America Celebrates the Drug War’s 50th Anniversary
by Thaddeus Camlin, PsyD
Let’s call a spade a spade. The war on drugs is a euphemism for a war on personal freedom. The hypocrisy inherent in a war on personal freedom in the self-proclaimed land of the free is more than a tad embarrassing (insert cringe emoji here). The number of lives ruined with criminal scarlet letters and families torn apart because someone dared possess psychoactive compounds is beyond measure. Even on the very day of writing this article a U.S. Olympian was kicked off the track and field team because she tested positive, not for a performance-enhancing drug, but for cannabis detected in her bodily fluids after she inhaled the plant’s smoke to ease the pain of the death of her mother. This Independence Day, as America celebrates the passing of the drug war’s 50th anniversary, it is high time to end the disgraceful war on the personal freedom of citizens and honor the noble aspiration to be the land of the free.
Not only is substance prohibition an exercise in futility, it is harmful. Whoever would take up the defense of alcohol prohibition’s success would rightly be thought a fool. However, few apply the same logic about the spectacular failure of alcohol prohibition to substance prohibition in general, and the disconnect is puzzling. Alcohol prohibition was the life blood of the mafia and substance prohibition is the life blood of drug cartels today. Alcohol prohibition resulted in the most dangerous, potent forms of the drug (e.g. moonshine, everclear) being the primary option available for those who chose to imbibe and break the unjust law. Today, fentanyl is opioid’s version of moonshine as substance prohibition pushes production of opioids to their most dangerous, potent forms.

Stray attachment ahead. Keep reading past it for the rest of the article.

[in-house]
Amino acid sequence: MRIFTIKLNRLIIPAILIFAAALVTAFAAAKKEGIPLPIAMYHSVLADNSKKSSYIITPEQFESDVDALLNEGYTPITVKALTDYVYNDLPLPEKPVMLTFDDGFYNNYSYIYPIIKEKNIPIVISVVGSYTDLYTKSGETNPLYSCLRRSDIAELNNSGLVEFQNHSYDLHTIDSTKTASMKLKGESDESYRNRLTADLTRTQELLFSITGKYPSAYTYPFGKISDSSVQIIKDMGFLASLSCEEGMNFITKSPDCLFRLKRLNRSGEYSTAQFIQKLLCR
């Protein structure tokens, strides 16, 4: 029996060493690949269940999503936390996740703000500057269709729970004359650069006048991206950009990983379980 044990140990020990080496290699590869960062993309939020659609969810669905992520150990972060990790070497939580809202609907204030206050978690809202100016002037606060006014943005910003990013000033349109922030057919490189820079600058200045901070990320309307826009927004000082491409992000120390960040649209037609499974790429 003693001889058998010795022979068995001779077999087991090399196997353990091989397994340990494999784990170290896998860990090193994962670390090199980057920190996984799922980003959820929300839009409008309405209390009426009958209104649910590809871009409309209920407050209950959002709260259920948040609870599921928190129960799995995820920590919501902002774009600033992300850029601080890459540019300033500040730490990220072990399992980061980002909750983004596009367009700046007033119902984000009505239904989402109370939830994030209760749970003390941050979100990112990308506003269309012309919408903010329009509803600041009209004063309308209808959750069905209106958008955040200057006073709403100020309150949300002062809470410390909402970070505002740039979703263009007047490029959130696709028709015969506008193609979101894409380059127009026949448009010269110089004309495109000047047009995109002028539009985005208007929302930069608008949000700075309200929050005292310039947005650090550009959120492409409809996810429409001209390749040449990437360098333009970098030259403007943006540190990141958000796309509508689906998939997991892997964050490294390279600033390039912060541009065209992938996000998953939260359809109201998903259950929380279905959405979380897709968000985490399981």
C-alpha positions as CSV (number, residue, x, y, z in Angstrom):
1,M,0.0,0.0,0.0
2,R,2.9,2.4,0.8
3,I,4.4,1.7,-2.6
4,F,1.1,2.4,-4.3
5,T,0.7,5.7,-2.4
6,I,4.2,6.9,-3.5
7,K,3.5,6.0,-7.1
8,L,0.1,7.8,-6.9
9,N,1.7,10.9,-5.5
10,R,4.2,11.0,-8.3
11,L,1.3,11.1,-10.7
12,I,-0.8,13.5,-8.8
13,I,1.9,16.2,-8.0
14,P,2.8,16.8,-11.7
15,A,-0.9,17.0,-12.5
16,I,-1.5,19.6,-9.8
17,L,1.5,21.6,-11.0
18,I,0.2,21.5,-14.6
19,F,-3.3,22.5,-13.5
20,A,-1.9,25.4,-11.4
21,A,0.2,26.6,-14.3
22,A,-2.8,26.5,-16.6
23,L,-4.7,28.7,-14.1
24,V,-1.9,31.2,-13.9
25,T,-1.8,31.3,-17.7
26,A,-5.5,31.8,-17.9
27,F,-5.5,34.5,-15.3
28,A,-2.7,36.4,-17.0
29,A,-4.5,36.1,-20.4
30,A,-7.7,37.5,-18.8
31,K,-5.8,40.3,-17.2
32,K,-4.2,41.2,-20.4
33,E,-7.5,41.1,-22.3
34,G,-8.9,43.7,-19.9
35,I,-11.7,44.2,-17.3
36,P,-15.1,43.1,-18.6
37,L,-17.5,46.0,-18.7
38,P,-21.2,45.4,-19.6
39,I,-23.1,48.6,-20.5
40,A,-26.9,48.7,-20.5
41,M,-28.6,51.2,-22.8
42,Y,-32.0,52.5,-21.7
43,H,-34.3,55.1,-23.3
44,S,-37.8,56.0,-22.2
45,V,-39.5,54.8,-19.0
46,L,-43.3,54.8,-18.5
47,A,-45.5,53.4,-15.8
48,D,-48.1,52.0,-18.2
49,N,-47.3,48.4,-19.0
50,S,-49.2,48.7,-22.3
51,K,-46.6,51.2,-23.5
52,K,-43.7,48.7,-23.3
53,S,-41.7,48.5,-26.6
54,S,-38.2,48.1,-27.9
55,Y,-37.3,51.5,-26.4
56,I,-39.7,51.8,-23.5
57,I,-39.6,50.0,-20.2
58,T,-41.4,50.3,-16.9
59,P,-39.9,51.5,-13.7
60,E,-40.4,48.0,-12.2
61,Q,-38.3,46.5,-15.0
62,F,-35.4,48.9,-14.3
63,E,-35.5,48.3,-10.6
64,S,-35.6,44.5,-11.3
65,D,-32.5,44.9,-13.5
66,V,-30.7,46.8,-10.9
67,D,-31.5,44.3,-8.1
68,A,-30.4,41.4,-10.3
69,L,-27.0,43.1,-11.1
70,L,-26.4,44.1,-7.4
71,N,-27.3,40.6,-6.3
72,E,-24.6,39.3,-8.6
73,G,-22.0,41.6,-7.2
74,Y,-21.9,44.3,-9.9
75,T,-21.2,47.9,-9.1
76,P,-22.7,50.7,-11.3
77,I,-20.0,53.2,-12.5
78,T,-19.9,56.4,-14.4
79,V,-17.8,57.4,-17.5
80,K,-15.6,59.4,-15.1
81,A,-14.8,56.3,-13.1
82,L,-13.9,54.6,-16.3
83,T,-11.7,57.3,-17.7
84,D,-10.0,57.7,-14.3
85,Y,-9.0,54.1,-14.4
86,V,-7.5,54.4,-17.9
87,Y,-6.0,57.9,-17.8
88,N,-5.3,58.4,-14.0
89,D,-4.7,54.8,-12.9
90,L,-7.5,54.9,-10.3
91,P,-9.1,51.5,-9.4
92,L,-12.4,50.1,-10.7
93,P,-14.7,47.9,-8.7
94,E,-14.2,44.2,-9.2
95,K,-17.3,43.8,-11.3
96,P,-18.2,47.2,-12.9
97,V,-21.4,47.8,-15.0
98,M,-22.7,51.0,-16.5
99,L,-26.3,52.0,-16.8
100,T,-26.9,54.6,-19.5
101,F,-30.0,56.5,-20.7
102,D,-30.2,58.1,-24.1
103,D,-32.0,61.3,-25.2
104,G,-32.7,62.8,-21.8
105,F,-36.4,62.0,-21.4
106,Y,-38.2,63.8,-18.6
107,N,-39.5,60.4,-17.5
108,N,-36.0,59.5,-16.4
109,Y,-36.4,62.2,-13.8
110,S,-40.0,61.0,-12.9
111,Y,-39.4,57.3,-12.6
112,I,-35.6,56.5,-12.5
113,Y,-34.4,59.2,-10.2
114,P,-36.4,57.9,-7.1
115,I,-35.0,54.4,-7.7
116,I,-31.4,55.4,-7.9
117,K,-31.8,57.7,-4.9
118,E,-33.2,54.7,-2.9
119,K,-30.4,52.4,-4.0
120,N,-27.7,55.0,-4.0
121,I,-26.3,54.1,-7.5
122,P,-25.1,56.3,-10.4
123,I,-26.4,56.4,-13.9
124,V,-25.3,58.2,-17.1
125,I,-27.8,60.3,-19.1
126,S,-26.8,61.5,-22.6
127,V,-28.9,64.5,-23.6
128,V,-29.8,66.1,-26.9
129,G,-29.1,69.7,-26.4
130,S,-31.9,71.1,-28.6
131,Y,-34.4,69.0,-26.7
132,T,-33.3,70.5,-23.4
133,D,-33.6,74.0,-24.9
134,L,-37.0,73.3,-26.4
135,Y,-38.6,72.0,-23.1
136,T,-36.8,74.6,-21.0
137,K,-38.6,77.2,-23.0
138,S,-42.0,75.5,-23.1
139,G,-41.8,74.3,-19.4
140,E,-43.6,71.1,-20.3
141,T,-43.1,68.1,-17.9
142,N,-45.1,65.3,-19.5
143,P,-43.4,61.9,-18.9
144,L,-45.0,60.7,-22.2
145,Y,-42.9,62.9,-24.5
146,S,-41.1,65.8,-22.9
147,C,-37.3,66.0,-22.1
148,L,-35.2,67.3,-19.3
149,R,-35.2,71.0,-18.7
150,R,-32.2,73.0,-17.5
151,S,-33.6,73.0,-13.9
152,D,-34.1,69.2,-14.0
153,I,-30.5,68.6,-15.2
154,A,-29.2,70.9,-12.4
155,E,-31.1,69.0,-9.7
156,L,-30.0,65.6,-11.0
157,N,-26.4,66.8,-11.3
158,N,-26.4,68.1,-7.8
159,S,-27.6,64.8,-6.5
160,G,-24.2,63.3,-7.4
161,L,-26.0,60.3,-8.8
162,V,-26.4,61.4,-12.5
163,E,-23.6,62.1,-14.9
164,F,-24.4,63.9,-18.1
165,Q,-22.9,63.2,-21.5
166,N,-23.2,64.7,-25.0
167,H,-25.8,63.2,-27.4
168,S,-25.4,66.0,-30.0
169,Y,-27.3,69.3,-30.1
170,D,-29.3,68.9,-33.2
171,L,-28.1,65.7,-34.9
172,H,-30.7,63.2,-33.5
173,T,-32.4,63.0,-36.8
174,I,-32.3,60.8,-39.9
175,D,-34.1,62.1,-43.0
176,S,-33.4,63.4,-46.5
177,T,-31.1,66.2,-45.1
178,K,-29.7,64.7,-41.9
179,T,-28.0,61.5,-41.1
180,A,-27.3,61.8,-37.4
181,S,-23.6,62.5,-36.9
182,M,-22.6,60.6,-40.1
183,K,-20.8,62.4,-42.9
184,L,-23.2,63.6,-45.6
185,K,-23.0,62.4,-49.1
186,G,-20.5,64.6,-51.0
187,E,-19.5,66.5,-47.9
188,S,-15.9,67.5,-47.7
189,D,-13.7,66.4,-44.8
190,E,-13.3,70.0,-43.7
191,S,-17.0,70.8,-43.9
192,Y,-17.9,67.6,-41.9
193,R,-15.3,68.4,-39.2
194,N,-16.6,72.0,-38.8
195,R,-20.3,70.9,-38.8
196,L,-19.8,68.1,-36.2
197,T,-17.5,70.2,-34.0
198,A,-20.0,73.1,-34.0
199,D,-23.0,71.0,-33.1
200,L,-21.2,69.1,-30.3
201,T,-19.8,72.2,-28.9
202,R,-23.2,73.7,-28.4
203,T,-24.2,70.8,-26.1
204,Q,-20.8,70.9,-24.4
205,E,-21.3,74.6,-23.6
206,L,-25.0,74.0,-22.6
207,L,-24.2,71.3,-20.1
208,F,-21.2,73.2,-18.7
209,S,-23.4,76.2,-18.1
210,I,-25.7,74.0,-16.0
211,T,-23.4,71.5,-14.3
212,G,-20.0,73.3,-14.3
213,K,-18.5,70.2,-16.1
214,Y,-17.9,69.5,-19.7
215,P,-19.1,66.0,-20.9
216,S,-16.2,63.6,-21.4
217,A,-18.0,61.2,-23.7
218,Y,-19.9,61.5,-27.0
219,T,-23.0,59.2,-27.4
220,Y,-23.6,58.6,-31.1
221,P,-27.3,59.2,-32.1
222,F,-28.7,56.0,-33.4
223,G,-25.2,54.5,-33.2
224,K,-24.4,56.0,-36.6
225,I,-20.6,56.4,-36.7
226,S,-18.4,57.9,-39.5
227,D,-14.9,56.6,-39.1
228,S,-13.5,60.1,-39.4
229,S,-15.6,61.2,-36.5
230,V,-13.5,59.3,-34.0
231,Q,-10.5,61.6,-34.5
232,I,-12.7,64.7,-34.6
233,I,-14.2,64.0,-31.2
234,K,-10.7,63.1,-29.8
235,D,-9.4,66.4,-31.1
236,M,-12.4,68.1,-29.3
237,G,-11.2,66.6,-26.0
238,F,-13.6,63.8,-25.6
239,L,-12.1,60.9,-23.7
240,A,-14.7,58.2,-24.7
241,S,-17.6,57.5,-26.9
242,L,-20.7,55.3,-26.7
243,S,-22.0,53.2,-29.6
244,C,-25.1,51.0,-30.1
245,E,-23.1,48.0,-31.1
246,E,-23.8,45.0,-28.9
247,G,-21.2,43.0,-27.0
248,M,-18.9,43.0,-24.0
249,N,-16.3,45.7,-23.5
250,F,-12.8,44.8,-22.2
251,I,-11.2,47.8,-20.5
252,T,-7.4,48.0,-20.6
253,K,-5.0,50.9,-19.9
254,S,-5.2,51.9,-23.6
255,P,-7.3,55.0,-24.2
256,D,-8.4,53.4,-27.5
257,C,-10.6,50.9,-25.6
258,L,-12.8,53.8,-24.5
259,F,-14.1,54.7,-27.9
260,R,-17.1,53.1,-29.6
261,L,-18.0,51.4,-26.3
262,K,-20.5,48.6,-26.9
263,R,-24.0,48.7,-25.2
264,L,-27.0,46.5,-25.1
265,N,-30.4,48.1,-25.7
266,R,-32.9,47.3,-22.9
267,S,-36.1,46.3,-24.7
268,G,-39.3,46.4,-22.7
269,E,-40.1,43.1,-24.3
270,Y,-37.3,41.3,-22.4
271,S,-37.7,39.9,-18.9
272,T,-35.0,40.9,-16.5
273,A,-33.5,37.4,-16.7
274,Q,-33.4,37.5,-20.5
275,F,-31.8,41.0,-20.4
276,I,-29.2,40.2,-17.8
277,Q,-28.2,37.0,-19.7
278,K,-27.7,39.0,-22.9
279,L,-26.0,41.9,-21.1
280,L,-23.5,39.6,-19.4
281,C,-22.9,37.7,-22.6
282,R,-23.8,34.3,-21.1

The Drug war’s 50th anniversary and it’s prohibition policies that push opioid production to the most highly concentrated forms, like fentanyl, are to blame for recent overdoses, not the opioids themselves. Fentanyl is a powerful opioid used safely for over a half a century in various medical procedures. Heroin, or diamorphine, is routinely administered in many industrialized nations because it is a highly effective pain medication. If heroin itself were the cause of drug problems then heroin-assisted treatment would not have existed for decades with excellent empirical support for its efficacy in helping people overcome heroin addiction. Demand for opioids is never going to be eradicated. The simple reality that most don’t want to admit is that substance prohibition doesn’t work and only makes drug problems worse, not better.
So long as the drug war and drug prohibition persist in the U.S., the exceptions clause in the 13th amendment will continue to be exploited. In an era that some describe as a racial reckoning in the U.S., it is puzzling why so few advocate for an end to the war on drugs. Ending the war on drugs might be the most obvious, tangible step in America’s ongoing, honorable effort to be the most accepting, diverse nation in the world. Ending the war on drugs would also be a welcomed advance towards living up to the noble aspiration of truly being the land of the free. To mark the passing of the quinquagenary golden anniversary of the war on drugs, it would behoove the U.S. to finally admit that a drug-free society is completely delusional and grant citizens the freedom manage their own consciousness.